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The Pennsylvania Code website reflects the Pennsylvania Code changes effective through 54 Pa.B. 2336 (April 27, 2024).

31 Pa. Code § 66.102. [Reserved].

§ 66.102. [Reserved].


   The provisions of this §  66.102 adopted February 7, 1975, effective February 8, 1975, 5 Pa.B. 239; amended July 18, 1980, effective July 19, 1980, 10 Pa.B. 3040; reserved January 3, 1997, effective January 4, 1997, 27 Pa.B. 19. Immediately preceding text appears at serial pages (215700) to (215711).

Notes of Decisions

   No Fault Act

   Attendant care services are an ‘‘allowable expense’’ under the Pennsylvania No-Fault Motor Vehicle Insurance Act (40 P. S. §  1009.103) (Repealed) when provided by accredited, nonfamily, medical care providers. Travelers Insurance Company v. Obusek, 72 F.3d 1148 (3d Cir. Pa. 1995).

   It is necessary to establish a prima facie case for claimant for attorneys fees under section 107 of the No-Fault Motor Vehicle Insurance Act (40 P. S. §  1009.107) (Repealed) to prove that reasonable proof of loss was submitted to insurer or that insurer acted in bad faith. Lee v. Safeguard Mutual Insurance Co., 549 A.2d 927 (Pa. Cmwlth. 1988); appeal denied 562 A.2d 320 (Pa. 1989).

   This section is consistent with court’s conclusion that, under section 106(a)(2) of No-Fault Act (40 P. S. §  1009.106), victim or his survivor bears burden of establishing ‘‘reasonable proof of the fact and amount of loss.’’ Ralph v. Ohio Casualty Insurance Company, 525 A.2d 1234 (Pa. Super. 1987).

   A policy that provides for work loss benefits to a deceased insured without excluding domiciliaries of another state and provides more benefits than the minimum required by the Pennsylvania No-Fault Act does not violate the act. Manheim v. State Farm Mutual Automobile Insurance Co., 518 A.2d 861 (Pa. Super. 1986).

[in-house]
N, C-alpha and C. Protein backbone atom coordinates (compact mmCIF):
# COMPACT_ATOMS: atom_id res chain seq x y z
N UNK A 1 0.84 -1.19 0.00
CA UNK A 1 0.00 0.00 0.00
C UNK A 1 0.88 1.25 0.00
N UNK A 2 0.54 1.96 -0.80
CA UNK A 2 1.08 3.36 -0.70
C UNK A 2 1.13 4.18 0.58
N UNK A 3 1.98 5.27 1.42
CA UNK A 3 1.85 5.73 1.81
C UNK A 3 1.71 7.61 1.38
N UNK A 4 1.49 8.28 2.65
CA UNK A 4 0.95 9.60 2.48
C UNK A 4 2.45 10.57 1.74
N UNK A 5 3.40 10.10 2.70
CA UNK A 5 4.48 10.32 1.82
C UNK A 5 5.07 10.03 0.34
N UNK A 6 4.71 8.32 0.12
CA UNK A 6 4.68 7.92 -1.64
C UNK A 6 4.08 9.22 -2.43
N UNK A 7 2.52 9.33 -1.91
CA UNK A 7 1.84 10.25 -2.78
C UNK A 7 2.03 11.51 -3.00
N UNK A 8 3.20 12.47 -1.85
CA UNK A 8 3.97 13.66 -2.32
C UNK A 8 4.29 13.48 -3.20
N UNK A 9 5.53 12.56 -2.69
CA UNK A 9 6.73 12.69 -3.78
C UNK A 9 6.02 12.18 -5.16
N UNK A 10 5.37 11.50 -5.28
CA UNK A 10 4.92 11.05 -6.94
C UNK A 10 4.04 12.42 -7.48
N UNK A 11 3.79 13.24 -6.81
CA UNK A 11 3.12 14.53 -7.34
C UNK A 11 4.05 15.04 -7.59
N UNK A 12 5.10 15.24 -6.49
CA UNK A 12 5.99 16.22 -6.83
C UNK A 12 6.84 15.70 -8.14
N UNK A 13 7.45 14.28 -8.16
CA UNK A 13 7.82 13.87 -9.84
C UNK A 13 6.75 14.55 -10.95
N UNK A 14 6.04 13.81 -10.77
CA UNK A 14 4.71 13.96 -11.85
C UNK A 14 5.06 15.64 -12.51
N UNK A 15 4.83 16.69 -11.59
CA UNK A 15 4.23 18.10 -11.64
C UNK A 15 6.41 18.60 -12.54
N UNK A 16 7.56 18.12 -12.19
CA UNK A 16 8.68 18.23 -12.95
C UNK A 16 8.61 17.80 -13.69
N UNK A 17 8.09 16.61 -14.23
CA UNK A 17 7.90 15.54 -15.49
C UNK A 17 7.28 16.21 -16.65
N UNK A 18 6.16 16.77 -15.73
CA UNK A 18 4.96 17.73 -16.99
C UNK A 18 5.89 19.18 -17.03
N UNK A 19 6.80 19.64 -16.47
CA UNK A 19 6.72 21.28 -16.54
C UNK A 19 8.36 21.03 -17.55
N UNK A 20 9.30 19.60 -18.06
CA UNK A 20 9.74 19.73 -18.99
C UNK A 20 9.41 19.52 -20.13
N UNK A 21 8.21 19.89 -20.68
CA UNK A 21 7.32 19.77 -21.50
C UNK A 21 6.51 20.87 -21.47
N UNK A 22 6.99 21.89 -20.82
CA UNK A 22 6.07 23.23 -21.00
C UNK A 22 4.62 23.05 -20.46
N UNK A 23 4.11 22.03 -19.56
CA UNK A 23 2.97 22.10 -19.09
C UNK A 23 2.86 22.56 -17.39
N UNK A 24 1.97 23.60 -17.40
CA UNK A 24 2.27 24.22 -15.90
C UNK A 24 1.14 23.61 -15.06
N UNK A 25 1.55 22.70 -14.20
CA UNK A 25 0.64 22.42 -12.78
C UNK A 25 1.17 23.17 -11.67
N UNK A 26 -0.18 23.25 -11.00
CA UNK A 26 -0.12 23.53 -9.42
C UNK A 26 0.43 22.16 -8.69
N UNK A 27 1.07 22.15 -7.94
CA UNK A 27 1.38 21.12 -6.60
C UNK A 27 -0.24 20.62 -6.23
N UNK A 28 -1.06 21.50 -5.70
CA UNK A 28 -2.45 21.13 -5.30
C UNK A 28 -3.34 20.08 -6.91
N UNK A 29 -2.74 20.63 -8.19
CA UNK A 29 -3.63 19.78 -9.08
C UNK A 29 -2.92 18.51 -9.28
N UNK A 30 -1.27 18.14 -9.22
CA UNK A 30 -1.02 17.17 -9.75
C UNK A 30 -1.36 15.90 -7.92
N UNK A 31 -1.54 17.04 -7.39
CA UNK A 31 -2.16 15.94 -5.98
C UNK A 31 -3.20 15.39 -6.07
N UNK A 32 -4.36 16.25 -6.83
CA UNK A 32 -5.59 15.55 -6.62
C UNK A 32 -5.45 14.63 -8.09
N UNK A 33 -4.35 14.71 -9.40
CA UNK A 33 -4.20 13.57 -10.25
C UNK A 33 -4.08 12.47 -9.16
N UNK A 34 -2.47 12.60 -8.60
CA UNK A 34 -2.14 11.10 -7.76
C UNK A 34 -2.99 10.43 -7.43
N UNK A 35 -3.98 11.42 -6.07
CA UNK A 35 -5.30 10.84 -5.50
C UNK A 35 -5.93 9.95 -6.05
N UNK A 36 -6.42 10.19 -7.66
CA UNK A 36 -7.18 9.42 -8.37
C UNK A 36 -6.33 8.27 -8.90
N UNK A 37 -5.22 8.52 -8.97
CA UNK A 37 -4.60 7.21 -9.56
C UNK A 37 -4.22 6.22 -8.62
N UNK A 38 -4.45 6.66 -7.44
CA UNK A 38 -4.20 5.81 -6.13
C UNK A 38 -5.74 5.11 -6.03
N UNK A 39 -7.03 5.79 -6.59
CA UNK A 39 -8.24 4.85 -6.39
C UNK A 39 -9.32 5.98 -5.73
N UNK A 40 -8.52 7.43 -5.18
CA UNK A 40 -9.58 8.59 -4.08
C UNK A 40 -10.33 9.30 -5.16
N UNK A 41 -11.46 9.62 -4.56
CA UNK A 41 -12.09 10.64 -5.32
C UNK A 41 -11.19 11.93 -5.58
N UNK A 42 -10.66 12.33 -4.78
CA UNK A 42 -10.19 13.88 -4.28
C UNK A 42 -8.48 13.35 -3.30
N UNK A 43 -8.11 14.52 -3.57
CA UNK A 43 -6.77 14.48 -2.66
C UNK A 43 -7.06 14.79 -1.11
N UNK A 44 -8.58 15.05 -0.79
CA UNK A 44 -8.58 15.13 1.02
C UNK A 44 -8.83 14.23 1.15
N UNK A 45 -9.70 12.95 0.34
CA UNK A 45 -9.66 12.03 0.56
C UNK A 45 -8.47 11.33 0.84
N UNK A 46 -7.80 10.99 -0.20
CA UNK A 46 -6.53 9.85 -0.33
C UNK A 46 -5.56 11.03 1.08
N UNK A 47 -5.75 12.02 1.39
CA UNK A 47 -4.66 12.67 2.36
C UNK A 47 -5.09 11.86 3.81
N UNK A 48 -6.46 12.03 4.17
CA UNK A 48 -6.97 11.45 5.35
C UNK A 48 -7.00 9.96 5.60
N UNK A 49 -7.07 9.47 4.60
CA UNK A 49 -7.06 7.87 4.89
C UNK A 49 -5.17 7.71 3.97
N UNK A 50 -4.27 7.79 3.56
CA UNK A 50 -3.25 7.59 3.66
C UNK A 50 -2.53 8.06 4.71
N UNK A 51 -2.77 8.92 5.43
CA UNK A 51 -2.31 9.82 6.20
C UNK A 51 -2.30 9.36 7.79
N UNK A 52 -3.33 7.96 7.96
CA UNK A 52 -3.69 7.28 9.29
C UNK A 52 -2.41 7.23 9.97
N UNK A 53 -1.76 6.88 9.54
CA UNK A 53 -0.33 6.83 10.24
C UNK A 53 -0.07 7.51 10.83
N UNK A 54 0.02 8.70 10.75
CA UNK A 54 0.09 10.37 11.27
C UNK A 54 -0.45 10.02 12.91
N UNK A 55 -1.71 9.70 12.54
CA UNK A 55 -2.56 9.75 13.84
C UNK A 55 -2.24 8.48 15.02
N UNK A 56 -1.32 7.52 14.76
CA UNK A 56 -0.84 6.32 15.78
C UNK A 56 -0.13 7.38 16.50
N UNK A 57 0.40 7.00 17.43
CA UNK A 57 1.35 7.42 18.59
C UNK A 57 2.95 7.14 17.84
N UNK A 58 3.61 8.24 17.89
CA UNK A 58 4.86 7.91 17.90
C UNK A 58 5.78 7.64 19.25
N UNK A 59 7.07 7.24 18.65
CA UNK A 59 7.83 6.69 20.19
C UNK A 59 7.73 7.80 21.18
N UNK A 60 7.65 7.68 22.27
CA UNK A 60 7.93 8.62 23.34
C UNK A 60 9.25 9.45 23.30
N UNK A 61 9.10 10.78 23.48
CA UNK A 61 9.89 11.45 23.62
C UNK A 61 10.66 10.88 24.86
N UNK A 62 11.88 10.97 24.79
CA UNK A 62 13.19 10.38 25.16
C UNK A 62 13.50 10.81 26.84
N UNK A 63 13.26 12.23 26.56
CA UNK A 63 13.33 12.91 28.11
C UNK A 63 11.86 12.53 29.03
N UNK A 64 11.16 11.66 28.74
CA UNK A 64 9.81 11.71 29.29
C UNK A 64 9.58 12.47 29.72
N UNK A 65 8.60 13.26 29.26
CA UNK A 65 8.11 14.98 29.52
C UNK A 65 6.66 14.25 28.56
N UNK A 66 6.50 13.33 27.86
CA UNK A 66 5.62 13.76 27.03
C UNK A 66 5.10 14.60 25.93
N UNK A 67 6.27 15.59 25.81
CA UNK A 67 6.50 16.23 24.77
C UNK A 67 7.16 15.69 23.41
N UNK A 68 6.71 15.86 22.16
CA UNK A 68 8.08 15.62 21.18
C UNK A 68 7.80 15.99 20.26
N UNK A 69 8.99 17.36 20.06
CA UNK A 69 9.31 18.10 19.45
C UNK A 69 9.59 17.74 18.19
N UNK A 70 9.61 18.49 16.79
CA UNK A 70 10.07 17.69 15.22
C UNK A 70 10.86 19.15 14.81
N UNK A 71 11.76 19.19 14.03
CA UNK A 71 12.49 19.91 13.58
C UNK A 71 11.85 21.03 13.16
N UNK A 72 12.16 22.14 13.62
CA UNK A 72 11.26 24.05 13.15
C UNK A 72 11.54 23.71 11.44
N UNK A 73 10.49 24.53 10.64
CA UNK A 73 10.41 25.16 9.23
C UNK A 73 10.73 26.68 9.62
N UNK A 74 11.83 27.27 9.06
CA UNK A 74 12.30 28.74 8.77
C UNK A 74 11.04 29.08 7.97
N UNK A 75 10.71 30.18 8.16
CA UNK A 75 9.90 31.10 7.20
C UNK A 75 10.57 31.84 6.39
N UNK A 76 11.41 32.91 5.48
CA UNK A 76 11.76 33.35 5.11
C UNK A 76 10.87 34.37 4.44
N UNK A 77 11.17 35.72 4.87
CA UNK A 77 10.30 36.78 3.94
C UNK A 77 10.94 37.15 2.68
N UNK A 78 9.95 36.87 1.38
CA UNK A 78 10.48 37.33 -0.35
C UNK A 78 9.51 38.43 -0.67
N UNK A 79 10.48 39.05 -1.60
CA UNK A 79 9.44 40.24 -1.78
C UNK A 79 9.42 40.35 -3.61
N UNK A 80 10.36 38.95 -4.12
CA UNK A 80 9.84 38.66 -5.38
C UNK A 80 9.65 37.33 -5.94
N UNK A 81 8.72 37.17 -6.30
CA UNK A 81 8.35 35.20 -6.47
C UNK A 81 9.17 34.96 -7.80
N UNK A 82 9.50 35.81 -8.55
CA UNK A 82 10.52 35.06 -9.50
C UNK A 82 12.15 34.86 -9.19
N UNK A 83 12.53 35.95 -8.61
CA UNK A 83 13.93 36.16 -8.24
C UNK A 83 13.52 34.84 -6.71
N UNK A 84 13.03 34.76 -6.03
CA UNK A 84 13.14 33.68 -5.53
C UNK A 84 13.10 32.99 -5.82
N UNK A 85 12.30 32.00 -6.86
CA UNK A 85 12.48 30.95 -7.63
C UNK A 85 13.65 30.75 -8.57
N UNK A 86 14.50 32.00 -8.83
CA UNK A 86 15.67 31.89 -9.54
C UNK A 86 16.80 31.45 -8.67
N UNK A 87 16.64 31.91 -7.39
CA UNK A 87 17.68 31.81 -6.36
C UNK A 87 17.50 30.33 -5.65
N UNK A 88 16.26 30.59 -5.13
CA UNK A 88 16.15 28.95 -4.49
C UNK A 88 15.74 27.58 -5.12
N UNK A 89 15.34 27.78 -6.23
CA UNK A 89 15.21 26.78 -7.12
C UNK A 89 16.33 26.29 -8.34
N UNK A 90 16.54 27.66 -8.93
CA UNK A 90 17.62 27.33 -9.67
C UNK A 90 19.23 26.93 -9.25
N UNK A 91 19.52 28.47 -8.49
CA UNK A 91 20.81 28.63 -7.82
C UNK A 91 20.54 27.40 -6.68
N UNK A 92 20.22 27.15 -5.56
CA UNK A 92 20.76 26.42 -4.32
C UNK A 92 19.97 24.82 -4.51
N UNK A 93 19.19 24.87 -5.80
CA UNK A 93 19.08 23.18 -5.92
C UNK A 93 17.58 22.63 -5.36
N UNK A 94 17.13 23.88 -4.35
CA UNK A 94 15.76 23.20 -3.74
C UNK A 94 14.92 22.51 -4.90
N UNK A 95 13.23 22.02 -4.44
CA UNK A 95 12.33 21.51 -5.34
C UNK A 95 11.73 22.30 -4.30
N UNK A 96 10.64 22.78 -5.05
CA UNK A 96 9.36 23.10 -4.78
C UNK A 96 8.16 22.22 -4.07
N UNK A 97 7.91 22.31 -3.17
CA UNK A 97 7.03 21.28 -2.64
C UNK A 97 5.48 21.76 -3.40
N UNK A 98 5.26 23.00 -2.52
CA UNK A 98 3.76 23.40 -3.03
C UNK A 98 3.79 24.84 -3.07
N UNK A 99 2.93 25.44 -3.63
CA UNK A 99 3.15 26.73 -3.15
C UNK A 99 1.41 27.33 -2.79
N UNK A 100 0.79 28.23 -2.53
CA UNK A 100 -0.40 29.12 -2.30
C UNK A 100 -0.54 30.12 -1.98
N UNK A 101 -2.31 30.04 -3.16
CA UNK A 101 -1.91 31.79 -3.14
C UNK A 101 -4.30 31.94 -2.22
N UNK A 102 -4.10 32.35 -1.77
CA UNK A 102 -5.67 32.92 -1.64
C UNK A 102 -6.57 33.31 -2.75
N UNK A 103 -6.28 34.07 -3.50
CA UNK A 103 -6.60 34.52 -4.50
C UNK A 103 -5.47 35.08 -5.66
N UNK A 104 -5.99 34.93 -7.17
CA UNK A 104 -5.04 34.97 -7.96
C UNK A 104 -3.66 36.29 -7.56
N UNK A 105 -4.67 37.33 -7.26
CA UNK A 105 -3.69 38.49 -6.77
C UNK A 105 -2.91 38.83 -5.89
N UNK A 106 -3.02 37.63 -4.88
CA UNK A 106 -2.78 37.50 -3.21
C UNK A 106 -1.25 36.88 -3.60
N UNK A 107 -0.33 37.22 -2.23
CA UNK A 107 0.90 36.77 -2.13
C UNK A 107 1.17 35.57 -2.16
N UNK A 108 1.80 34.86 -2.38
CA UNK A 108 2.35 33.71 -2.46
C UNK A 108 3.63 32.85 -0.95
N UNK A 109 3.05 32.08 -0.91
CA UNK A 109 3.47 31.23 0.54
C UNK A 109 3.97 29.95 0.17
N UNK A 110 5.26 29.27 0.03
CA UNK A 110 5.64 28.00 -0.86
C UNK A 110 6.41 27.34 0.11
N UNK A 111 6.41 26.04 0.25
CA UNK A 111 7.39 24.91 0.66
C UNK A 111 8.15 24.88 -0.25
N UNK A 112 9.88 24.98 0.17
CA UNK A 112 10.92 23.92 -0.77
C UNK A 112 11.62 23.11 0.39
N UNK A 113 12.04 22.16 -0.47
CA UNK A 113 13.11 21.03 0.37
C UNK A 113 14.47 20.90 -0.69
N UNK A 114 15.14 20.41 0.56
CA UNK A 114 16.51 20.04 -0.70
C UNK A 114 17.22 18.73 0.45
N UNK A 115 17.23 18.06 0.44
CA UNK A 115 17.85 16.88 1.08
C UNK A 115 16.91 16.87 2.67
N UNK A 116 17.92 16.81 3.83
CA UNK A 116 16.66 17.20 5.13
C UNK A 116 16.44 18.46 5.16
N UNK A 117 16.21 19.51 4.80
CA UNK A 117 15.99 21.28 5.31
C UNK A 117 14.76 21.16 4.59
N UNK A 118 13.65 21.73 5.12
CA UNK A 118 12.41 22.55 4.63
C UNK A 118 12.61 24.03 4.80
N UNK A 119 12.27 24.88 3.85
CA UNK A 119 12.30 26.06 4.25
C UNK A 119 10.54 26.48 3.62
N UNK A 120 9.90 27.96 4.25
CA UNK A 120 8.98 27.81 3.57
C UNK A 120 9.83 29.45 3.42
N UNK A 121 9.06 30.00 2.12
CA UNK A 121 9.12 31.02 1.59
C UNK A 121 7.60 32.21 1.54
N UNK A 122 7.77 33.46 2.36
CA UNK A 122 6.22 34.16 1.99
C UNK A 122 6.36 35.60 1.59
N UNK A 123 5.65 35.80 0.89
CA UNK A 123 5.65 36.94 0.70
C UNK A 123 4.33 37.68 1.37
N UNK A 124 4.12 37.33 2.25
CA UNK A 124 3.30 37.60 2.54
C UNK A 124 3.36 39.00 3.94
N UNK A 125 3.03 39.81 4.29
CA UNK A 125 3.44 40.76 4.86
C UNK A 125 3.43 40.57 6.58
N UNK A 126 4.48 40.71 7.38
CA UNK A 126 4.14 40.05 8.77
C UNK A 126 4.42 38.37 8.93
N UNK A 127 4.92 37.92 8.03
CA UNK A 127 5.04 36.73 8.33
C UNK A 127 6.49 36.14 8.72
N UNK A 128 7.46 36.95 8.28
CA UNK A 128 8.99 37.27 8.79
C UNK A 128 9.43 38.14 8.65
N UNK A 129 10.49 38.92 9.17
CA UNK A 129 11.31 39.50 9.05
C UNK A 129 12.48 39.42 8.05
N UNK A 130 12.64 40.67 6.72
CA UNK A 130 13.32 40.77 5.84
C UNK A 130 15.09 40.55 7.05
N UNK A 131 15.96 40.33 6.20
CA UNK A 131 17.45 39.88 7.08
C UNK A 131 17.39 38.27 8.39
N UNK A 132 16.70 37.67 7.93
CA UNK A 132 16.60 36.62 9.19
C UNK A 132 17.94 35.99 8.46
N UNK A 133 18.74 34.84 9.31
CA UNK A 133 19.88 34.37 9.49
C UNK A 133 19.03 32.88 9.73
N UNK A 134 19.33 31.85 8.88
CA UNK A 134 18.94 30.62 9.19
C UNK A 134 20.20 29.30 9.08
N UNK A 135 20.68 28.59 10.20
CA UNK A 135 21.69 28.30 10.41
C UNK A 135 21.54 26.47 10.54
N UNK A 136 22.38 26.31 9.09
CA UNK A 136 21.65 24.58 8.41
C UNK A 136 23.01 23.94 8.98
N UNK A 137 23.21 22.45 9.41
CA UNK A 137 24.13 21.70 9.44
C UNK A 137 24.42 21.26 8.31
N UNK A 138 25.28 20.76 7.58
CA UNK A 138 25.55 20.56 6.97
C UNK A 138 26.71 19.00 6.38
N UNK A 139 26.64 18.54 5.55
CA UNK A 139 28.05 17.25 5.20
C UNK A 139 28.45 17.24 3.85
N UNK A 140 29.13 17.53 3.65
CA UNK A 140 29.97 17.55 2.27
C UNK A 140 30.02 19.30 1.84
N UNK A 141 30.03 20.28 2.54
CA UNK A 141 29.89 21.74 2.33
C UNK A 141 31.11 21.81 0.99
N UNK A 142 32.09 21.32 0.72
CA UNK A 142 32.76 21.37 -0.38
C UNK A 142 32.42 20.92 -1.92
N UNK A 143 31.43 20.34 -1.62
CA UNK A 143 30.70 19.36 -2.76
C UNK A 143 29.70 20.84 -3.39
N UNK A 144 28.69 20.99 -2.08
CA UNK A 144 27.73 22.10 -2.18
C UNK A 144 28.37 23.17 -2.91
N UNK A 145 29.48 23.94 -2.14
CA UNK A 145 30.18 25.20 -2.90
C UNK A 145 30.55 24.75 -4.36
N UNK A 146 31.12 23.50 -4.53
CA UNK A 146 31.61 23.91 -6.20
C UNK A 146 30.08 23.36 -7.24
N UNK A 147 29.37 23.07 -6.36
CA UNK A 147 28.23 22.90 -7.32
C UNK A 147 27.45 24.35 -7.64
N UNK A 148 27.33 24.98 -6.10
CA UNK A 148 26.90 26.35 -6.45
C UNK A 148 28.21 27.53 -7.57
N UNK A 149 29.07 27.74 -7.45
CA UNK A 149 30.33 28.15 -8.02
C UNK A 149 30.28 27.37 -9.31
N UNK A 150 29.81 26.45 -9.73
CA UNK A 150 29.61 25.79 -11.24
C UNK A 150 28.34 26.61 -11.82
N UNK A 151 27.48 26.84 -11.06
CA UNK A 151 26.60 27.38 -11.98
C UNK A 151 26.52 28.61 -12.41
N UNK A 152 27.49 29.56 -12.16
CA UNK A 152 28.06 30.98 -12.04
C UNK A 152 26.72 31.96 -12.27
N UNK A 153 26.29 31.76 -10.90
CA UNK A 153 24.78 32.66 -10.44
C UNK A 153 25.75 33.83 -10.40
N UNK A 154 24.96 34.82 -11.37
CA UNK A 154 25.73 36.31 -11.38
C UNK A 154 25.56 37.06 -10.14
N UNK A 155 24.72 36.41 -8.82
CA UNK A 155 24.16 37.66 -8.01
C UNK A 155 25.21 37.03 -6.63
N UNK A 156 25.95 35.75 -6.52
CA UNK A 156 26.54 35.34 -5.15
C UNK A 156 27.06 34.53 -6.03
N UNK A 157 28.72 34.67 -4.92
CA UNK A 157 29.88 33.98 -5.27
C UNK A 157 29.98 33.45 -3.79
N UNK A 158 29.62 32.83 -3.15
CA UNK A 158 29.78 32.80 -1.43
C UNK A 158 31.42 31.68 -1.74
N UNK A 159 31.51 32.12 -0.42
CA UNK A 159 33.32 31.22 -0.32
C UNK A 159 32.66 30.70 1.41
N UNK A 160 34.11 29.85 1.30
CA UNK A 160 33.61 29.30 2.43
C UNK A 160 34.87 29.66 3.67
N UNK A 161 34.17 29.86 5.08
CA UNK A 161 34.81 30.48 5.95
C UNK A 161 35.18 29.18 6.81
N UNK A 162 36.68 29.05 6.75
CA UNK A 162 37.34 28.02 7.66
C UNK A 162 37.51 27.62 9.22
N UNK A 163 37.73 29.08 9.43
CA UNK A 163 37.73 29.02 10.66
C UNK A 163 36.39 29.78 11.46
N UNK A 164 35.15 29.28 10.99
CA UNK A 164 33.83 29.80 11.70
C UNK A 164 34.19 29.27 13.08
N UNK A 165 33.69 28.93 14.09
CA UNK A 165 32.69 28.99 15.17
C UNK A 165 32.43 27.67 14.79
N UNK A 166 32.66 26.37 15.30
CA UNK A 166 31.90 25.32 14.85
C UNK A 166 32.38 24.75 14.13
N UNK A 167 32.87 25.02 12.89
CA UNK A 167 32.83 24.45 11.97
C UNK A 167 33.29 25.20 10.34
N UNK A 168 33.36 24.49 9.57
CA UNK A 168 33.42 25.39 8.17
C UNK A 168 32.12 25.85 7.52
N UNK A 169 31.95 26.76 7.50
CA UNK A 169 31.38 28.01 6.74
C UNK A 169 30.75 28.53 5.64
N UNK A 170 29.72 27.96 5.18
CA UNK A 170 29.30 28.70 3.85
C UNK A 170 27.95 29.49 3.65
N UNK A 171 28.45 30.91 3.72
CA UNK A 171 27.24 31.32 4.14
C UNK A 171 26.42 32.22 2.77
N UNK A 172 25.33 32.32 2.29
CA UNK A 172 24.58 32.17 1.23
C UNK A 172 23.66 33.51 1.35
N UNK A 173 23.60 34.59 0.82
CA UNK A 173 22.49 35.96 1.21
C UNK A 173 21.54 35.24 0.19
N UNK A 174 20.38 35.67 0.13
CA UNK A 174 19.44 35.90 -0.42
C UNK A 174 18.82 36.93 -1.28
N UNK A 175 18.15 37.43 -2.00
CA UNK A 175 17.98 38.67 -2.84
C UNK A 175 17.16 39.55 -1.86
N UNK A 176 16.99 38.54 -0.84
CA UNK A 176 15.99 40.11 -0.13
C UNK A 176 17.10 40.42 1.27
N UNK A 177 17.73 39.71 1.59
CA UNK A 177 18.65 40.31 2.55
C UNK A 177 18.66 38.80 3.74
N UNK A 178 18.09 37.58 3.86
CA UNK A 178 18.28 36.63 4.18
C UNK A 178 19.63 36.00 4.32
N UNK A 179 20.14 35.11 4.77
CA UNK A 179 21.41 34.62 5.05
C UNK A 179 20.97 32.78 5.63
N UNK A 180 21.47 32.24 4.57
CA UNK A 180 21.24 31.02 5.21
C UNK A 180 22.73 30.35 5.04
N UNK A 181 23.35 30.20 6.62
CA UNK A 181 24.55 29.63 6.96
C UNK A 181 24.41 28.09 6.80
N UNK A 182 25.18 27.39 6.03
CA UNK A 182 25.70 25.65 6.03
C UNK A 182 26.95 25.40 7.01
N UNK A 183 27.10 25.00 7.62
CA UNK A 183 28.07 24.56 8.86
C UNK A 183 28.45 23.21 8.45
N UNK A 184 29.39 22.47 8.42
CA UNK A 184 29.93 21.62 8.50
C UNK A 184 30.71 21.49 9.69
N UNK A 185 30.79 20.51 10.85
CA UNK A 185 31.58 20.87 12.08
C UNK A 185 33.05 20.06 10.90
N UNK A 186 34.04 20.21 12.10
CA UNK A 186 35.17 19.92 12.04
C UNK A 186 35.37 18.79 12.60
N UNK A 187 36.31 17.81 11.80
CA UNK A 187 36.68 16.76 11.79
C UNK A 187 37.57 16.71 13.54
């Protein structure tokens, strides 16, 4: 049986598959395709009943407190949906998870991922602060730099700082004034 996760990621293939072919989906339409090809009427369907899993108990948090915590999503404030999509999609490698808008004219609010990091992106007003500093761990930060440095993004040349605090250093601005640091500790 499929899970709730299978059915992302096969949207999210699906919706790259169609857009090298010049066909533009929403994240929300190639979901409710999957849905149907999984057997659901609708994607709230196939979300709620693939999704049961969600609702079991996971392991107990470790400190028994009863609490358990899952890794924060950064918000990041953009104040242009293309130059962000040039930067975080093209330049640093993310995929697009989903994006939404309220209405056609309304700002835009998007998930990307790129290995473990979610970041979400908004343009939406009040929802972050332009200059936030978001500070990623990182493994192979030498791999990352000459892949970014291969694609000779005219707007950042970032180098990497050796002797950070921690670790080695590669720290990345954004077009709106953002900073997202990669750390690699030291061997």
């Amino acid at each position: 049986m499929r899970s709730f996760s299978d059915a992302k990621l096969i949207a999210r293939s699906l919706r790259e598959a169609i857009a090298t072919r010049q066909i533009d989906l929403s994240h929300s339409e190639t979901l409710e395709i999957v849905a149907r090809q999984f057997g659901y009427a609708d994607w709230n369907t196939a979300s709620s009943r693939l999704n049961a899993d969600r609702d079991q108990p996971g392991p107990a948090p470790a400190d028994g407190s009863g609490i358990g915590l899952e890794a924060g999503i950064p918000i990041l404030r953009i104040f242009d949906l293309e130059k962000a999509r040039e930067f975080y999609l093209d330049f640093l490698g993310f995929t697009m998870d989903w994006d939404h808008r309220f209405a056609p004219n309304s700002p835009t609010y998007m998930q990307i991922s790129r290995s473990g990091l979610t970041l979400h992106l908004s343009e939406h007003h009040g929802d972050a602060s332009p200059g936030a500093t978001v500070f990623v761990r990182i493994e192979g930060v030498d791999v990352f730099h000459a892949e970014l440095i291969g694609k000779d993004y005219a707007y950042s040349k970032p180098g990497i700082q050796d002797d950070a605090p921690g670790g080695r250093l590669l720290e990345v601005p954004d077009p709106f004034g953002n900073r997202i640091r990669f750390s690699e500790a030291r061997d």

This section establishes a minimum standard for a No-Fault insurance policy but does not put a ceiling on specified amounts or types of coverage. Manheim v. State Farm Mutual Automobile Insurance Co., 518 A.2d 861 (Pa. Super. 1986).

   A provision in a policy which provides that in the event of the existence of other automobile medical payments insurance, the insurance company will not be liable for a greater proportion of the loss than the limit of its policy bears to the total applicable limit of liability of all valid and collectible automobile medical payments insurance is deemed appropriate since it is in basic conformance with the Model Basic Personal Injury Protection Endorsement found in subsection (e). Fireman’s Fund Insurance Co. v. Nationwide Mutual Insurance Co., 464 A.2d 431 (Pa. Super. 1983).

   Although the definition of ‘‘replacement services loss’’ under 31 Pa. Code §  66.102 is not dispositive for the interpretation of the statutory version of that phrase under section 202(c) of the No-Fault Motor Vehicle Insurance Act (40 P. S. §  1009.202(c)), nothing in the model policy is inconsistent with the interpretation that insureds are entitled to reimbursement for 365 days of such services, even when these replacement service days occur more than a year after the injuries. Habecker v. Nationwide Insurance Co., 445 A.2d 1222 (Pa. Super. 1982).

   It is contrary to public policy and legislative intent to allow an insurance company to reduce the statutorily mandated minimum benefits of its uninsured motorist insurance provisions by setting off those amounts received by the insured under his no-fault coverage, and such policy provisions as well as the model no-fault policy are therefore contrary to public policy and legislative intent. Brader v. Nationwide Mutual Insurance Co., 411 A.2d 516 (Pa. Super. 1979).

   No-fault protection afforded to passengers injured in accidents involving common carriers prohibits them from bringing assumpsit claims against third party common carriers. Smith v. Harrisburg Taxicab and Baggage Company 75 Pa. D. & C.2d 786 (1976).

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